2003 College Football Preview's College Football Team Previews - from Athlon Sports

  Stanford Cardinal

The Lowdown
Coach: Buddy Teevens (2nd year, 2-9)
2002 record: 2-9 (none)
Pac-10 finish: T-9th
2002 offensive stats:
Rush: 133.2 ypg
(4th in Pac-10, 76th in nation)
Pass: 178.2 ypg (10th, 88th)
2002 defensive stats:
Rush: 132.7 ypg (9th, 39th)
Pass: 252.0 ypg (6th, 101st)
Projected Starters
Offense (1 returning starters in bold)
FL  Luke Powell  Sr. 
WR  86  Gerren Crotchet  So. 
LT   67   Kirk Chambers   Sr.  
LG  68  Ismail Simpson  Fr. 
71  Brian Head  So. 
RG  70  Jeff Edwards  Fr. 
RT  63  Mike Sullivan  Sr. 
TE  88  Brett Pierce  Sr. 
QB  10  Chris Lewis  Sr. 
HB  26  Kenneth Tolon  Jr. 
FB  41  Cooper Blackhurst  Sr. 
Defense (6)
DE   90   Louis Hobson   Sr.  
DT   92   Casey Carroll   So.  
NT  96  Babatunde Oshinowo  So. 
DE  18  Amon Gordon  Jr. 
OLB  42  Michael Craven  So. 
MLB   48   David Bergeron   Jr.  
OLB  17  Jared Newberry  Jr. 
CB   2   Stanley Wilson   Jr.  
CB   29   Leigh Torrence   Jr.  
SS   21   Oshiomogho Otagwe   Jr.  
FS  46  Timi Wusu  So. 
Special Teams
15  Michael Sgroi  So. 
39  Eric Johnson  Sr. 
KR  82  Grant Mason  So. 
PR  Luke Powell  Sr. 
2003 Schedule
Sept. 13  San Jose State 
Sept. 20  at BYU 
Sept. 27  at Washington 
Oct. 11  at USC 
Oct. 18  Washington State 
Oct. 25  at Oregon 
Nov. 1  UCLA 
Nov. 8  Arizona State 
Nov. 15  at Oregon State 
Nov. 22  California 
Nov. 29  Notre Dame 
Before one of his team's spring practice sessions, Stanford head coach Buddy Teevens rattled off an analysis of his team -- all 22 positions and special teams -- in record time, probably five minutes tops. It's obvious that this guy is in a hurry.

The high-energy Teevens suffered through a tough transition period a year ago as the Cardinal fell to 2-9 overall and 1-7 in the Pac-10. Stanford fans had grown accustomed to high-quality football under Tyrone Willingham, so there is no doubt that Teevens wants to get his team back to bowl status as quickly as possible. "The transition was difficult in many regards," Teevens said. "But our mindset is healthy now. There is a lot of enthusiasm and excitement."

Unfortunately, Year Two of the Teevens regime might yield a lot of improvement without the record reflecting it. After its opener at home against an improved San Jose State team, Stanford will depart on road trips three consecutive weeks for games at BYU, Washington and USC. The schedule might prove to be a killer for a young team trying to find its way.

The hope on The Farm is based on six returning starters on defense, along with a host of key defensive reserves who should mature into impact players. The defense will have to be good, because it might take time for the Cardinal to put together an effective offense after graduating eight starters from a year ago.


Stanford has serious issues to solve at quarterback, running back and wide receiver, but Teevens' main question involves blocking. Who's going to do it?

The Cardinal is hurting on the offense line with only one experienced returnee in three-year starter Kirk Chambers, the left tackle. Kwame Harris' early departure for the NFL complicated an already dire situation, and now Teevens will have to rely on a host of unproven players, including seven redshirt freshmen.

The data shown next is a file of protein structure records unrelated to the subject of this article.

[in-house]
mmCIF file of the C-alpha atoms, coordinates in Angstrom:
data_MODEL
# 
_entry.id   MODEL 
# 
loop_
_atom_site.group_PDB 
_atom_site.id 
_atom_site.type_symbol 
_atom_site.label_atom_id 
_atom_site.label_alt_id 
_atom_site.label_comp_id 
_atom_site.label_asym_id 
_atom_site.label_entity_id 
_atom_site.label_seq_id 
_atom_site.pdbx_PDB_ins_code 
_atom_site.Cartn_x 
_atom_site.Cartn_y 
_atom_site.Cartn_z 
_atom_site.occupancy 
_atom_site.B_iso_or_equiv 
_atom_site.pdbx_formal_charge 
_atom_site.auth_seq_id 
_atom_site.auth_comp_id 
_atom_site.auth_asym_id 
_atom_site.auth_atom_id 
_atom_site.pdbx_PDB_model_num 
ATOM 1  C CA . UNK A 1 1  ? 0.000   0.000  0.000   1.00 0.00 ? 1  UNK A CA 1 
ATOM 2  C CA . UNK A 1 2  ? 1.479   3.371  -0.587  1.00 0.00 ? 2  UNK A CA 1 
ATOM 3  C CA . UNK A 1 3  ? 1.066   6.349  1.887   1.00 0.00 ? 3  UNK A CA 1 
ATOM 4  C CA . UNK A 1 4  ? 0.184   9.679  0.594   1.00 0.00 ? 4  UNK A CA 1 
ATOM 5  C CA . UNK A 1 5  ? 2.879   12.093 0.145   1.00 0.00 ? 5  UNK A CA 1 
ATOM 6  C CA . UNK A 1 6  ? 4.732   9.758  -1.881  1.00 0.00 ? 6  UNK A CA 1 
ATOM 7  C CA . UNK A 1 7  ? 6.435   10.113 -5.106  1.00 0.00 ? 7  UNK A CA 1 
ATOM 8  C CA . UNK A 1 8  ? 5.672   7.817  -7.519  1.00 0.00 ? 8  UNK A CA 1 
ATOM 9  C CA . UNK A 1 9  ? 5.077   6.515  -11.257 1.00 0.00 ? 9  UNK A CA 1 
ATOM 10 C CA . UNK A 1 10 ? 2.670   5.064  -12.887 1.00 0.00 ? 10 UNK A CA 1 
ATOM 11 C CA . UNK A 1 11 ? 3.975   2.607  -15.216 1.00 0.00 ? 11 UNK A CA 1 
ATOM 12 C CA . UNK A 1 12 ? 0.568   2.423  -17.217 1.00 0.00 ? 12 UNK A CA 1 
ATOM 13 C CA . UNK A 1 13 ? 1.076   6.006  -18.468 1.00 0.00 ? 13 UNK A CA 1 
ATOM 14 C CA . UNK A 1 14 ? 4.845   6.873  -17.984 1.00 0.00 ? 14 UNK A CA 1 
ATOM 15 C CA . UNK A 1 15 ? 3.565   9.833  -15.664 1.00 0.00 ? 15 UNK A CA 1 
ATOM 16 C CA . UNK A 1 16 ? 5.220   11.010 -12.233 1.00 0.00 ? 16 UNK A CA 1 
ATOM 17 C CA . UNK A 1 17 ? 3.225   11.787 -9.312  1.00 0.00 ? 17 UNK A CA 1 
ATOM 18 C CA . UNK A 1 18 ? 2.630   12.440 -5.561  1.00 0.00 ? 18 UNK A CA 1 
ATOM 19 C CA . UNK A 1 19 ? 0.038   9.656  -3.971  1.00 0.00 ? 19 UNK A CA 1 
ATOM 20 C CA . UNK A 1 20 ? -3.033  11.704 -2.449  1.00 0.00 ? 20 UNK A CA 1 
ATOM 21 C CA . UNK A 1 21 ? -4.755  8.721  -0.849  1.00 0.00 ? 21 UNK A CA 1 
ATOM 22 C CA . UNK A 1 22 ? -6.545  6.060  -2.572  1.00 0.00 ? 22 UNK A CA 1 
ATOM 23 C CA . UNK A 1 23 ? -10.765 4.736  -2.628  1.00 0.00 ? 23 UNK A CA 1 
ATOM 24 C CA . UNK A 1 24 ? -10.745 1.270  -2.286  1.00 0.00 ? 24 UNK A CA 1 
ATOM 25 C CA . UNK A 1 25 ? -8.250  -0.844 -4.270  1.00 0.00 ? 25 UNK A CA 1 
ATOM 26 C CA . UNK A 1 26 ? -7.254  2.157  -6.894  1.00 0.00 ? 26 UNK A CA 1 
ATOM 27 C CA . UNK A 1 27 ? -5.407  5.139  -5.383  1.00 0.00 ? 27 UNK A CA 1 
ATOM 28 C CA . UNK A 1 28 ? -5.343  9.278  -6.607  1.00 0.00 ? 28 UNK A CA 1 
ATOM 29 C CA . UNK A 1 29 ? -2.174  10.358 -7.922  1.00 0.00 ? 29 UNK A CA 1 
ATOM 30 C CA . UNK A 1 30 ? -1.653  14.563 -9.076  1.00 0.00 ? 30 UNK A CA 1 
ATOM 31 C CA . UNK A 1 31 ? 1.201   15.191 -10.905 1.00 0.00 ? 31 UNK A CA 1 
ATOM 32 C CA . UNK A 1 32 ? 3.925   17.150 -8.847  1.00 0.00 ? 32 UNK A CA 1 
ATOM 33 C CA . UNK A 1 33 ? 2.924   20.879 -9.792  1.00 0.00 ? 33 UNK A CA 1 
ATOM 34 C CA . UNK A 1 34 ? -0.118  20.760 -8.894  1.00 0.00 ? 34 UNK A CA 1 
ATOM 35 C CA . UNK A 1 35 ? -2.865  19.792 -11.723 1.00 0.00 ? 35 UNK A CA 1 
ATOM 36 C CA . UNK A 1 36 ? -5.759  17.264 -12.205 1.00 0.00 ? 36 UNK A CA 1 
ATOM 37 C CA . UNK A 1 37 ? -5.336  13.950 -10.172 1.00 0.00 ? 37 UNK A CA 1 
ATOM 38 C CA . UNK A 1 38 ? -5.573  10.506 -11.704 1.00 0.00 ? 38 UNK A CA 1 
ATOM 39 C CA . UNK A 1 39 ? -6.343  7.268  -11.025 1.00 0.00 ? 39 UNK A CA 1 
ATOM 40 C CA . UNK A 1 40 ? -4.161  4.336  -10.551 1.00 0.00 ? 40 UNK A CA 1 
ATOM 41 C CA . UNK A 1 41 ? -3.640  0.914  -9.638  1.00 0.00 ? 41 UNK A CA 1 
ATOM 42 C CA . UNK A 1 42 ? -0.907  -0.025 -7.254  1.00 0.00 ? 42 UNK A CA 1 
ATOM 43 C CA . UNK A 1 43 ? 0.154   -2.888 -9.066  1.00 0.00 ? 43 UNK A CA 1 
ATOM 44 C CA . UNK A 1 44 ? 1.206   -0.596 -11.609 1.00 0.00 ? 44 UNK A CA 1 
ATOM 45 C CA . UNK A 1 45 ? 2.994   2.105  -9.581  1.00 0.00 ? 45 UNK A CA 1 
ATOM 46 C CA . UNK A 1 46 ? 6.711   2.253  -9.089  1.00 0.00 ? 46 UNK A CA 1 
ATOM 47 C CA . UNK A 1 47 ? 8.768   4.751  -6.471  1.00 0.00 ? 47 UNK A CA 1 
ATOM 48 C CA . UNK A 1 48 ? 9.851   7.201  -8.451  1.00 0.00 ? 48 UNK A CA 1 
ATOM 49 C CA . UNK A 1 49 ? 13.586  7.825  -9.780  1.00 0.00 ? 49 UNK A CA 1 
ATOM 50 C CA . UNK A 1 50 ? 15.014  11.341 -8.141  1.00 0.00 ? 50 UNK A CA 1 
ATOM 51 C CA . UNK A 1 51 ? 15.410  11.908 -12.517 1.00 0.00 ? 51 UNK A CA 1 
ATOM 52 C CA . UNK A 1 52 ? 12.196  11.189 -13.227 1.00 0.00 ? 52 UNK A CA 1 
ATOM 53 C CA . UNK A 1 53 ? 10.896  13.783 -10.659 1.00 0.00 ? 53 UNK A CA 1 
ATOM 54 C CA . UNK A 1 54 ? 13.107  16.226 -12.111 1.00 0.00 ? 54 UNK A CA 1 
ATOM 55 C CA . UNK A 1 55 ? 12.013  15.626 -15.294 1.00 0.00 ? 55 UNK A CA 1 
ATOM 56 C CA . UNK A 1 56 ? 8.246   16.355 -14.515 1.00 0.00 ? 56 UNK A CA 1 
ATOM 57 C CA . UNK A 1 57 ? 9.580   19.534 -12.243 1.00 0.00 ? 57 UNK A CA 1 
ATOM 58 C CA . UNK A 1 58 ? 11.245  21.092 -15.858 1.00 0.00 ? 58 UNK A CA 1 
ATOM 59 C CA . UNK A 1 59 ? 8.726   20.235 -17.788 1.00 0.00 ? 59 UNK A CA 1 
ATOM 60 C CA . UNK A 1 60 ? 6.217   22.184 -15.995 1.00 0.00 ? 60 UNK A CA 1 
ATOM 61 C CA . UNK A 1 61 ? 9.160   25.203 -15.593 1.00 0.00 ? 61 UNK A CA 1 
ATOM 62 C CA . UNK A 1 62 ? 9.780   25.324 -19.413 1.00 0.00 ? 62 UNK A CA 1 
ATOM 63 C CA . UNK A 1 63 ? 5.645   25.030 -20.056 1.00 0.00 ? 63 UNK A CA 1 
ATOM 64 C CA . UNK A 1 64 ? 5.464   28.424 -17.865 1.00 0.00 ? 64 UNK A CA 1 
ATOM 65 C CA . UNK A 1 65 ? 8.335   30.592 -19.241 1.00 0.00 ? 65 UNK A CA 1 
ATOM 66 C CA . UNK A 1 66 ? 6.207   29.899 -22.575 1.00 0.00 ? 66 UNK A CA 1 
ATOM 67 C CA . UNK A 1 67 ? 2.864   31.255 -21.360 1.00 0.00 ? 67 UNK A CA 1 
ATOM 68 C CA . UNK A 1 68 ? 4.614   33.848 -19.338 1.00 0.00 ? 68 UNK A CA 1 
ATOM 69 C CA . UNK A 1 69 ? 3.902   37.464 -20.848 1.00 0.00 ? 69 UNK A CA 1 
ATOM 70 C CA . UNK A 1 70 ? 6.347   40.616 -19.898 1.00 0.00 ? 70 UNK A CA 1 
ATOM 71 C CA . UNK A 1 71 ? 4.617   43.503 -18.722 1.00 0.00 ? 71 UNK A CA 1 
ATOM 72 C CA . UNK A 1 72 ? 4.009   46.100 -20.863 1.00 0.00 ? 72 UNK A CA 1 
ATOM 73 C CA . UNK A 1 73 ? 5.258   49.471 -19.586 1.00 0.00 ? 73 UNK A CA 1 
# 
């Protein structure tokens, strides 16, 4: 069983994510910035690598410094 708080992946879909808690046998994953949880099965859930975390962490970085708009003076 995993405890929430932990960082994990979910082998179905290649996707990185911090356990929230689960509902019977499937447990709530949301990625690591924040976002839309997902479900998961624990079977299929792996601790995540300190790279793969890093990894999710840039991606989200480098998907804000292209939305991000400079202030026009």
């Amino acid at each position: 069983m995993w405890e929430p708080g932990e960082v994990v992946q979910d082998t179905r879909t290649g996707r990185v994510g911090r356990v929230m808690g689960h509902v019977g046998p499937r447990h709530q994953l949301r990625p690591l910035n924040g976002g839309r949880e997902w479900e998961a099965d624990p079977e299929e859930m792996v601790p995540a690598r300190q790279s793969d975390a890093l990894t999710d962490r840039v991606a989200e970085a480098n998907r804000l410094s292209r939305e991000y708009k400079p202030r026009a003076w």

Senior quarterback Chris Lewis, who started only five games a year ago before being sidelined with rotator cuff damage that eventually required surgery, will have to win back his job from sophomore Kyle Matter, who started six games last year. Both struggled in 2002.

Senior receiver Luke Powell is coming off a campaign in which he was severely limited by a badly sprained ankle, so he needs a return to form. At tailback, either Kenneth Tolon, who rushed for 346 yards and four touchdowns in a reserve role, or J.R. Lemon must prove to be ready to carry the load for Stanford's rebuilt offense.


On the defensive line, Teevens is hoping the tremendous raw talent of players like junior Amon Gordon and sophomores Julian Jenkins and Babatunde Oshinowo will translate into production.

The top six linebackers from the 2002 squad return. The unit is so strong that David Bergeron, who started at one of the outside positions last season, will move inside to split time with Jake Covault. That will open the way for talented sophomore Michael Craven to take over full-time at one of the outside linebacker slots.

Cornerbacks Stanley Wilson and Leigh Torrence are returning starters, but Teevens will take a look at Grant Mason, a wide receiver who got some looks on defense in the spring, and sophomores Calvin Armstrong and T.J. Rushing. Stanford must find a way to shore up a secondary that gave up 252 yards passing per game last season. One player who should be solid is junior free safety Oshiomogho Atogwe, who led the team with 71 tackles.


Both kickers return from 2002, but both need to show improvement. Punter Eric Johnson averaged 39.8 yards on 58 punts in 2002, and Teevens would like to see more consistency from him. Place-kicker Michael Sgroi hit 9-of-15 field goals and had three misses inside 40 yards. A healthy Powell should return to his sophomore form, when he averaged 16 yards per punt return.


Although Teevens built his reputation on his offensive savvy, Stanford's hopes probably will rest on its defense. Skeptics will wonder how much improvement can be expected of players who allowed 34.3 points per game, but Stanford has its share of physically gifted athletes who might come into their own after a year's worth of seasoning.

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